The respondent was a married aboriginal woman employed at the The Black Community Housing Service as a bookkeeper since 1985 and later as an Administrator until her resignation in August 1992. The first appellant became the director of the Housing Service in December 1990, and the second appellant was the employer, The Black Community Housing Service. The respondent started receiving calls from the appellant where he expressed his love to her and made inappropriate sexual remarks. The appellant also made inappropriate sexual remarks to the respondent when attending meetings together, on other occasions he gifted her “sexually explicit figurines,” and “touched her sexually suggestively on numbers of occasions.” The respondent did not confront the appellant in fear of losing her job, but she did complain to the board of directors who took no action against the appellant. Respondent filed a complaint against the appellant on the basis of sexual harassment and discrimination, and ultimately resigned when the board of directors would not remove appellant from his position while the investigation was underway. The Anti-Discrimination Tribunal found the claims of the respondent to be true. The Tribunal also learned that the employer did not have any policies on discrimination or sexual harassment, nor provided its employees with a training regarding the same. Since these are considered unlawful acts under the Anti-Discrimination Act 1991, the Tribunal ordered the employer and the appellant pay the respondent compensation for damages caused by the discrimination and sexual harassment. The first appellant filed this appeal stating that the Tribunal had no evidence that the respondent suffered any hurt and/or humiliation, nor that the respondent’s resignation was due to the behaviour of the appellant. The first appellant also objected on the compensation amount being “excessive in the circumstances.” The second appellant appealed, stating that the employer was not vicariously liable for the acts of the first appellant. The Supreme Court dismissed the appeal and affirmed the orders of the Tribunal.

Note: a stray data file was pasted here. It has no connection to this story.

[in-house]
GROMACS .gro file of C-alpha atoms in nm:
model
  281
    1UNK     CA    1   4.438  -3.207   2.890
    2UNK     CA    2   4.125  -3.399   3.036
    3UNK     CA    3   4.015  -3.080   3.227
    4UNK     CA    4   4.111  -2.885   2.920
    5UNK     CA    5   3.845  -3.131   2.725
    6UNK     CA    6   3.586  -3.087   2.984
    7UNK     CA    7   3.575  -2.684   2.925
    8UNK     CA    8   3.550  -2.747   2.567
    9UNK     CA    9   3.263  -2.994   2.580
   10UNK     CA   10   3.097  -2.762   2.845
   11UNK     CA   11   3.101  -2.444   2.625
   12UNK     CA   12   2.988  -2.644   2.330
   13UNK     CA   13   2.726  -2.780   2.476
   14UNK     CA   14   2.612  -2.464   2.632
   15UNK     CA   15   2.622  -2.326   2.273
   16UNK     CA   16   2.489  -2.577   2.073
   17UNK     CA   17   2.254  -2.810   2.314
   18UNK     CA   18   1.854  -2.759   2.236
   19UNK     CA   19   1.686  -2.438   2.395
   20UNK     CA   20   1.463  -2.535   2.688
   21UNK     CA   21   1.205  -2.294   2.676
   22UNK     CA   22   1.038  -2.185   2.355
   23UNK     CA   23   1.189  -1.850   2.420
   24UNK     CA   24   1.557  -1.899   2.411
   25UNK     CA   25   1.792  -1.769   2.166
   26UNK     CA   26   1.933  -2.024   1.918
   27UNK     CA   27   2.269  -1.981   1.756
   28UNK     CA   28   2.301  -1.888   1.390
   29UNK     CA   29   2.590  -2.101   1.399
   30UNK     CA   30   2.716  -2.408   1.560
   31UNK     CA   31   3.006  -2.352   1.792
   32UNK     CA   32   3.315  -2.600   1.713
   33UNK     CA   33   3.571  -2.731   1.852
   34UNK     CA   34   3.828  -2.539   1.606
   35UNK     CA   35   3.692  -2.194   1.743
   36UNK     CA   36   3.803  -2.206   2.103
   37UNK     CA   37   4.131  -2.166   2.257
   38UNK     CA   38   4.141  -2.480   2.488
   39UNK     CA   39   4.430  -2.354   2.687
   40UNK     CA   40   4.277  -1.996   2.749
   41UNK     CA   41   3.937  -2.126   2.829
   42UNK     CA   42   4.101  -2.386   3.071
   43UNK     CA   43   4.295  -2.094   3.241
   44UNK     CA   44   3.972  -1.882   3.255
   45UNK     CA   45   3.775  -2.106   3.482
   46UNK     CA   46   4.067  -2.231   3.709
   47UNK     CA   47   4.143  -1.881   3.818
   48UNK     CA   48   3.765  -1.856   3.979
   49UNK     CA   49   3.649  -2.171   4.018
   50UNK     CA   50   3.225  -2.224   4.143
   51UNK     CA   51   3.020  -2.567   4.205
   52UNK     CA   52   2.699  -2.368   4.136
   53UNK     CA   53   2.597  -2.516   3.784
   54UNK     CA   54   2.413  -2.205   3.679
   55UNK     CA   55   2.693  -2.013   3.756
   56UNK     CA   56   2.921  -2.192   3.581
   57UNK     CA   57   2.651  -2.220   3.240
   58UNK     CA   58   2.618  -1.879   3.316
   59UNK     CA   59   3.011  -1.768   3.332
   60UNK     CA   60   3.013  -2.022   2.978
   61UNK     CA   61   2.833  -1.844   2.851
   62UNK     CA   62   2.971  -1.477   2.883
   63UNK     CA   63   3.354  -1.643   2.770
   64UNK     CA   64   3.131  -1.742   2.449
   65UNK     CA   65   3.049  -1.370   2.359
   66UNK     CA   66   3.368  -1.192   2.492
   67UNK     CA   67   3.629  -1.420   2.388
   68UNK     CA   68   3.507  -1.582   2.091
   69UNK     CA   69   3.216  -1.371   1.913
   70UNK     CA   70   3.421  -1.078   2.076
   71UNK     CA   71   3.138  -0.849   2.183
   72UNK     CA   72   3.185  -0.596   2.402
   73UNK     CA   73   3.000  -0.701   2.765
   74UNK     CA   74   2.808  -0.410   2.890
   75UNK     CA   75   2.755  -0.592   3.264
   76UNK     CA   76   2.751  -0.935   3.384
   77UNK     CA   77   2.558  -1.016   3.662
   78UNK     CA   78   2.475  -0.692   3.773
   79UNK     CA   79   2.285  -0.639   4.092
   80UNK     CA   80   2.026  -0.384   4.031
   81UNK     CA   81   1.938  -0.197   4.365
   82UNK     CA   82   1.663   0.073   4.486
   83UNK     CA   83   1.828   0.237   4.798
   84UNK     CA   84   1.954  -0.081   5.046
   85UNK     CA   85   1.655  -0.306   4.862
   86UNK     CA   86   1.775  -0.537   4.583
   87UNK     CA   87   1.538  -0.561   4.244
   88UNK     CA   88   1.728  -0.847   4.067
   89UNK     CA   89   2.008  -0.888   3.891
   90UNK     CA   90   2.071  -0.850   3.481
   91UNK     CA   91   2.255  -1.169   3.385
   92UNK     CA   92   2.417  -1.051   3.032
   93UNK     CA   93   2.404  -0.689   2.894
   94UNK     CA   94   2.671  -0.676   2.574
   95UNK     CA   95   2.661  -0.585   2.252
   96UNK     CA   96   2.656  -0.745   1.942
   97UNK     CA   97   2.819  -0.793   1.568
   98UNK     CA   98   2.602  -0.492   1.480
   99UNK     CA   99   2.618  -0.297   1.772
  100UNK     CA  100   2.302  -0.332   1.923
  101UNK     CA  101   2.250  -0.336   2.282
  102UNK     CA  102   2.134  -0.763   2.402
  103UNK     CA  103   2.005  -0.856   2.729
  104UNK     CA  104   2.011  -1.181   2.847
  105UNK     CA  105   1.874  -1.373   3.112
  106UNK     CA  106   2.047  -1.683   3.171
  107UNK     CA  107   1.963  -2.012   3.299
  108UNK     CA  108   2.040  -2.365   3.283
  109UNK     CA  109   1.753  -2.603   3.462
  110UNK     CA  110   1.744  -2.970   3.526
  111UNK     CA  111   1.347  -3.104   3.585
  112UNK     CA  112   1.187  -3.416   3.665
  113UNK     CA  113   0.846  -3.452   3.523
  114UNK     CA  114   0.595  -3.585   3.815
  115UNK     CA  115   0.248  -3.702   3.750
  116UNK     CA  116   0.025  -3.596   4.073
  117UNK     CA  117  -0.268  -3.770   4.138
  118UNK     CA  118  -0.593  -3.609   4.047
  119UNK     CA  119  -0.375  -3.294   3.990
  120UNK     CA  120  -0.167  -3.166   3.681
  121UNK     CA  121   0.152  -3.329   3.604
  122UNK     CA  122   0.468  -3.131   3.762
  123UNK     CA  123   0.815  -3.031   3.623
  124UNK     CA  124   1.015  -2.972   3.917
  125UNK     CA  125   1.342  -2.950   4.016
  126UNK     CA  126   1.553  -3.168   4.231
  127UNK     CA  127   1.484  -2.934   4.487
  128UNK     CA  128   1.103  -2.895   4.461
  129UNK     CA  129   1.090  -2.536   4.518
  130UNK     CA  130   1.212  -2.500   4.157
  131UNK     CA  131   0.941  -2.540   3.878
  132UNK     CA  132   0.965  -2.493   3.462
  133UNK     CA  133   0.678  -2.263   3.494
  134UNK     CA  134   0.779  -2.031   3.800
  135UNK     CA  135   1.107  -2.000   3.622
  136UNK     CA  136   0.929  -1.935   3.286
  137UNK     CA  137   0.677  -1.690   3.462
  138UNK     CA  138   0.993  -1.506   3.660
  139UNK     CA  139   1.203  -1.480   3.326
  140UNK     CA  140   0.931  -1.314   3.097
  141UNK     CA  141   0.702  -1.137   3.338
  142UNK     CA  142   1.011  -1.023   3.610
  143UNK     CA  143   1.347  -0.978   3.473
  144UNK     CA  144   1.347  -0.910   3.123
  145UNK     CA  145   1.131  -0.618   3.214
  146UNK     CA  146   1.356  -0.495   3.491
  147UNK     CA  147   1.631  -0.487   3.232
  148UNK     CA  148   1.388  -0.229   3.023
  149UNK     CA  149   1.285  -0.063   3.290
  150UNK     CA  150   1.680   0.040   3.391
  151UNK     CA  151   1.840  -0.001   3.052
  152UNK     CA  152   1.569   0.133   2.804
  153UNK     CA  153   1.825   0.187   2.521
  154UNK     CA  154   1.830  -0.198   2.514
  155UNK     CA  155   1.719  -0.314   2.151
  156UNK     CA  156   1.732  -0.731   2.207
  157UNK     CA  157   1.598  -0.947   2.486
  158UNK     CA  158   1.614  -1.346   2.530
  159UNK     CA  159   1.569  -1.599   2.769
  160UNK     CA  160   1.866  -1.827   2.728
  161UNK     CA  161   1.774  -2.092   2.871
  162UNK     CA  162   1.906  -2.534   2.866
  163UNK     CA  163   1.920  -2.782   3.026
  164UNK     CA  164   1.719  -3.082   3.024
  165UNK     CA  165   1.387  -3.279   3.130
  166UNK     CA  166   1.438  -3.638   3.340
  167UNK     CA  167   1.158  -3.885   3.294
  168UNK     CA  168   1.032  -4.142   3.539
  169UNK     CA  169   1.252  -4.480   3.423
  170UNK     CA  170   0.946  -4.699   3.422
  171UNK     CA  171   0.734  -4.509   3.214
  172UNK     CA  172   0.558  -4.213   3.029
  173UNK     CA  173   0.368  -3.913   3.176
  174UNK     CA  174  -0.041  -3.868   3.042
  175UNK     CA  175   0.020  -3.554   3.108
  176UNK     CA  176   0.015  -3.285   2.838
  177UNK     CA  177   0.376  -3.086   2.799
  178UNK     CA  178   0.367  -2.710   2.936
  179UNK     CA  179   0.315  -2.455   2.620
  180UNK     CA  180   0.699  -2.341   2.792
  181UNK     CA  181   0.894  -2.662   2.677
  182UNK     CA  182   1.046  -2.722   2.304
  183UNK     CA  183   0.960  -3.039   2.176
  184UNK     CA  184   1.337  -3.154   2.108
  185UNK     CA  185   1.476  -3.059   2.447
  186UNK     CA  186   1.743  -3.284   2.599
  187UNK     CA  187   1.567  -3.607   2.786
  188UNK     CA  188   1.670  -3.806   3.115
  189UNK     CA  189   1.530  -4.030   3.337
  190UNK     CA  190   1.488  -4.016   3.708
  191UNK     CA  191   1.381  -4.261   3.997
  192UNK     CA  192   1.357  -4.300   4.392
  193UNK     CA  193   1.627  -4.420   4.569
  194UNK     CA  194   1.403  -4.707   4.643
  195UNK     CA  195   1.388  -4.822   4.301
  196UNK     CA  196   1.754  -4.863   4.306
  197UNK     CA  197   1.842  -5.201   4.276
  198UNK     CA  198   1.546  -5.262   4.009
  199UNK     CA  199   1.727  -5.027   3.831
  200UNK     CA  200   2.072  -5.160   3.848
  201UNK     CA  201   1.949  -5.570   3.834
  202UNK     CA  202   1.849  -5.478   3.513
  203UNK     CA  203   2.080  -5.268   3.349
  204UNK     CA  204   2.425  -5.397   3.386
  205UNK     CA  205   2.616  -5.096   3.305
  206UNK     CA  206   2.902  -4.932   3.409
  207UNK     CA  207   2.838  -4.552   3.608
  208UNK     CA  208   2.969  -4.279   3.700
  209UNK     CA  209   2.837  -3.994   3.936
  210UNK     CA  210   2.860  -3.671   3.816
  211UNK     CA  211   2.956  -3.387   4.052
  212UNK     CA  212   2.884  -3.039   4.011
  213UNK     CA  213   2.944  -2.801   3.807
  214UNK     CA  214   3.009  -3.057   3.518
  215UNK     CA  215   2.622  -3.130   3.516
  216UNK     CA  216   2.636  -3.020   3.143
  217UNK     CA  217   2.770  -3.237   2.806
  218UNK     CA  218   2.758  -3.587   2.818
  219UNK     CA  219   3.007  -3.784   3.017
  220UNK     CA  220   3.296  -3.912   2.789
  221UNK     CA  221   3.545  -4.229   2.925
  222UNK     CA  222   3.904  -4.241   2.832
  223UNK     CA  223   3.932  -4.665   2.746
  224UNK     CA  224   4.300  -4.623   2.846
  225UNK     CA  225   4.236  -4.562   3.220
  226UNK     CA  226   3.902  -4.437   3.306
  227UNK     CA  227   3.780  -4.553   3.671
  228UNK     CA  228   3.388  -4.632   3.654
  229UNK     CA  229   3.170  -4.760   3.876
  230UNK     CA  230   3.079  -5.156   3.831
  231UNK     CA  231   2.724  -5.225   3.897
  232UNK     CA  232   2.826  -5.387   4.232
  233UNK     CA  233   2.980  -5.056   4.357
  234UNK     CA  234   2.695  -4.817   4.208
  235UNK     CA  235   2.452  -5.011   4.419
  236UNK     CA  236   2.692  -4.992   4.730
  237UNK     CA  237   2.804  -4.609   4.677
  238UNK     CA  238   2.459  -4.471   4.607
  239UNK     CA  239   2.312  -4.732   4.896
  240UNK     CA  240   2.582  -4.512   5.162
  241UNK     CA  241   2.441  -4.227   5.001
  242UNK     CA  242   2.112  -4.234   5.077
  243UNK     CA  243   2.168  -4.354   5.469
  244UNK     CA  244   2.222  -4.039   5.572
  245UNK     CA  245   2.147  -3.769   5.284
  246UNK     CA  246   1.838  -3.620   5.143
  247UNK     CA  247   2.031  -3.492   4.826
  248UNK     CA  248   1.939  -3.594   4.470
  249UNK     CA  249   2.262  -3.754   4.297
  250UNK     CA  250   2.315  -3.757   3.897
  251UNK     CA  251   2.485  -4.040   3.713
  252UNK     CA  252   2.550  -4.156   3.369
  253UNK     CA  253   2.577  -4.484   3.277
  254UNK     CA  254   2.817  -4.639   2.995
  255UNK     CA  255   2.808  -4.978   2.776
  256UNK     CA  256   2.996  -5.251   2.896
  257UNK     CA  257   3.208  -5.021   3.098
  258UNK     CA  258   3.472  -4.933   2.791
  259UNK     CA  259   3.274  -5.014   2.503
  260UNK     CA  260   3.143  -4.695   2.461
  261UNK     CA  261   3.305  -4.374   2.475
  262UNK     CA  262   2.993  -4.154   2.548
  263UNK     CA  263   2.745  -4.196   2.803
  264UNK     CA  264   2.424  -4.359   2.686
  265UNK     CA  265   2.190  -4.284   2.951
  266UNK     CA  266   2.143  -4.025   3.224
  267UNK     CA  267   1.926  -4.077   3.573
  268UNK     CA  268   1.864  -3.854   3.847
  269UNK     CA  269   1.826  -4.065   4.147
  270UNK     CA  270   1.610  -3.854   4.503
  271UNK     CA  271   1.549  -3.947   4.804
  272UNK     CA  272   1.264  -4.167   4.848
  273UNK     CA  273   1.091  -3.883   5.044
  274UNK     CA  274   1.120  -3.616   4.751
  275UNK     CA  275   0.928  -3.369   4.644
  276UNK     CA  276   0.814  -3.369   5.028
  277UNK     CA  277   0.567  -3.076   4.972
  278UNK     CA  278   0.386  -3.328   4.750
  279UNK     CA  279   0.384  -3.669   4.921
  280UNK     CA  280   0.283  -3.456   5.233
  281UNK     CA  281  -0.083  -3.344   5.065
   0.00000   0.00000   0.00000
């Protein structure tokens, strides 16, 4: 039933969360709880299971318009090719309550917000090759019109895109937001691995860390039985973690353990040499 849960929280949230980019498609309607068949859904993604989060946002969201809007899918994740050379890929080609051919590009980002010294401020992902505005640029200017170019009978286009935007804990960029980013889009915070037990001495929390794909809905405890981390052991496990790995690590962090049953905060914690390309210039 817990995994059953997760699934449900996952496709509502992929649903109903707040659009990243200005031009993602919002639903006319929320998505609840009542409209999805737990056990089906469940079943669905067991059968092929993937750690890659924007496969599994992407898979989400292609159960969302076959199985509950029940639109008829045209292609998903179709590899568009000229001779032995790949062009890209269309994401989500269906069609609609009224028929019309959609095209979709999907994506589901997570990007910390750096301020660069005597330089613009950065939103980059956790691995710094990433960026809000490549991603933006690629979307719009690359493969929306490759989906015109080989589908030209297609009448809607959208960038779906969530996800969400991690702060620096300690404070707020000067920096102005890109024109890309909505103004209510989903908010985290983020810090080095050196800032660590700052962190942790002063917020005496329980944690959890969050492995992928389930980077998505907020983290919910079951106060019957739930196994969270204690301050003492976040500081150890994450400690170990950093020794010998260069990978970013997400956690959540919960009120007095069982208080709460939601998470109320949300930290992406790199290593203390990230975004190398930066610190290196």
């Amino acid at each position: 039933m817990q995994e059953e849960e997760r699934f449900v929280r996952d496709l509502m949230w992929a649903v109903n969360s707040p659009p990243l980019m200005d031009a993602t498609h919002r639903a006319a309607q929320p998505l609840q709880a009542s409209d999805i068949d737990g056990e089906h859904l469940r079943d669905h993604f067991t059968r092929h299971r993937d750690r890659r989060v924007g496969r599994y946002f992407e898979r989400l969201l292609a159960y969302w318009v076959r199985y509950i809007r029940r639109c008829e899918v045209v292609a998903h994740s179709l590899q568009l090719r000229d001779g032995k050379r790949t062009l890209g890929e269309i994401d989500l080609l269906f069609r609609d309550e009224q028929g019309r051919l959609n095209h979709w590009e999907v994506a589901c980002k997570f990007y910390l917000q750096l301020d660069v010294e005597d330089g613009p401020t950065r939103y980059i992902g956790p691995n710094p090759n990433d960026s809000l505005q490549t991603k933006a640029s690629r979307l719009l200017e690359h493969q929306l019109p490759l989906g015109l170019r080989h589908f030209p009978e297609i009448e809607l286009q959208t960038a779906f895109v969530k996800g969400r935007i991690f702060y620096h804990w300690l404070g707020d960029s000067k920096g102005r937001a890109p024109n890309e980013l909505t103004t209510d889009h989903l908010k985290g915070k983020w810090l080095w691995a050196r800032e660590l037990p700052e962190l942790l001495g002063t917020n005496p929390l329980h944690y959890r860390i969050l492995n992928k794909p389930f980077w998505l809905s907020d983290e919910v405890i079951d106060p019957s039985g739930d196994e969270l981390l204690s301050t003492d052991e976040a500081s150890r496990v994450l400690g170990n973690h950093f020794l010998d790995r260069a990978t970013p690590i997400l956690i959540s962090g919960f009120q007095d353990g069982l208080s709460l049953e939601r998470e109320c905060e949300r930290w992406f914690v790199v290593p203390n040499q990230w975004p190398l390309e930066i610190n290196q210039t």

The respondent was employed as an apprentice by the first appellant, the second appellant was her supervisor, and the third, fourth, and fifth appellants were her co-apprentices. Over the course of the respondent’s employment with the first appellant, she was subject to unlawful discrimination and sexual harassment by the third, fourth, and fifth appellants (among others). The complaint by the respondent included her receiving sexual comments and unequal treatment by her superiors and co-workers because she was a female, and many of her peers told her that she was not fit for her job because she was a female. Examples of these acts were a display of pictures and posters of half-dressed women in various parts of the workplace, addressing the respondent in the presence of others at a training with inappropriate comments, not giving the respondent the same work opportunities as her male peers, and providing her with unfavourable report cards that included clear comments against her as a female. The Anti-Discrimination Tribunal in the first instance found that the first appellant was negligent in providing the proper training to its employees on anti-discrimination and sexual harassment at the work place, subsequently allowing the other appellants to act in a discriminatory way towards the respondent because of her gender. Since these are considered unlawful acts under the Anti-Discrimination Act 1991, the Tribunal ordered the appellants to pay the respondent compensation for damages caused by discrimination and sexual harassment. The appellants’ filed this appeal objecting to the Tribunal’s findings. The Supreme Court dismissed the appeal and affirmed the orders of the Tribunal.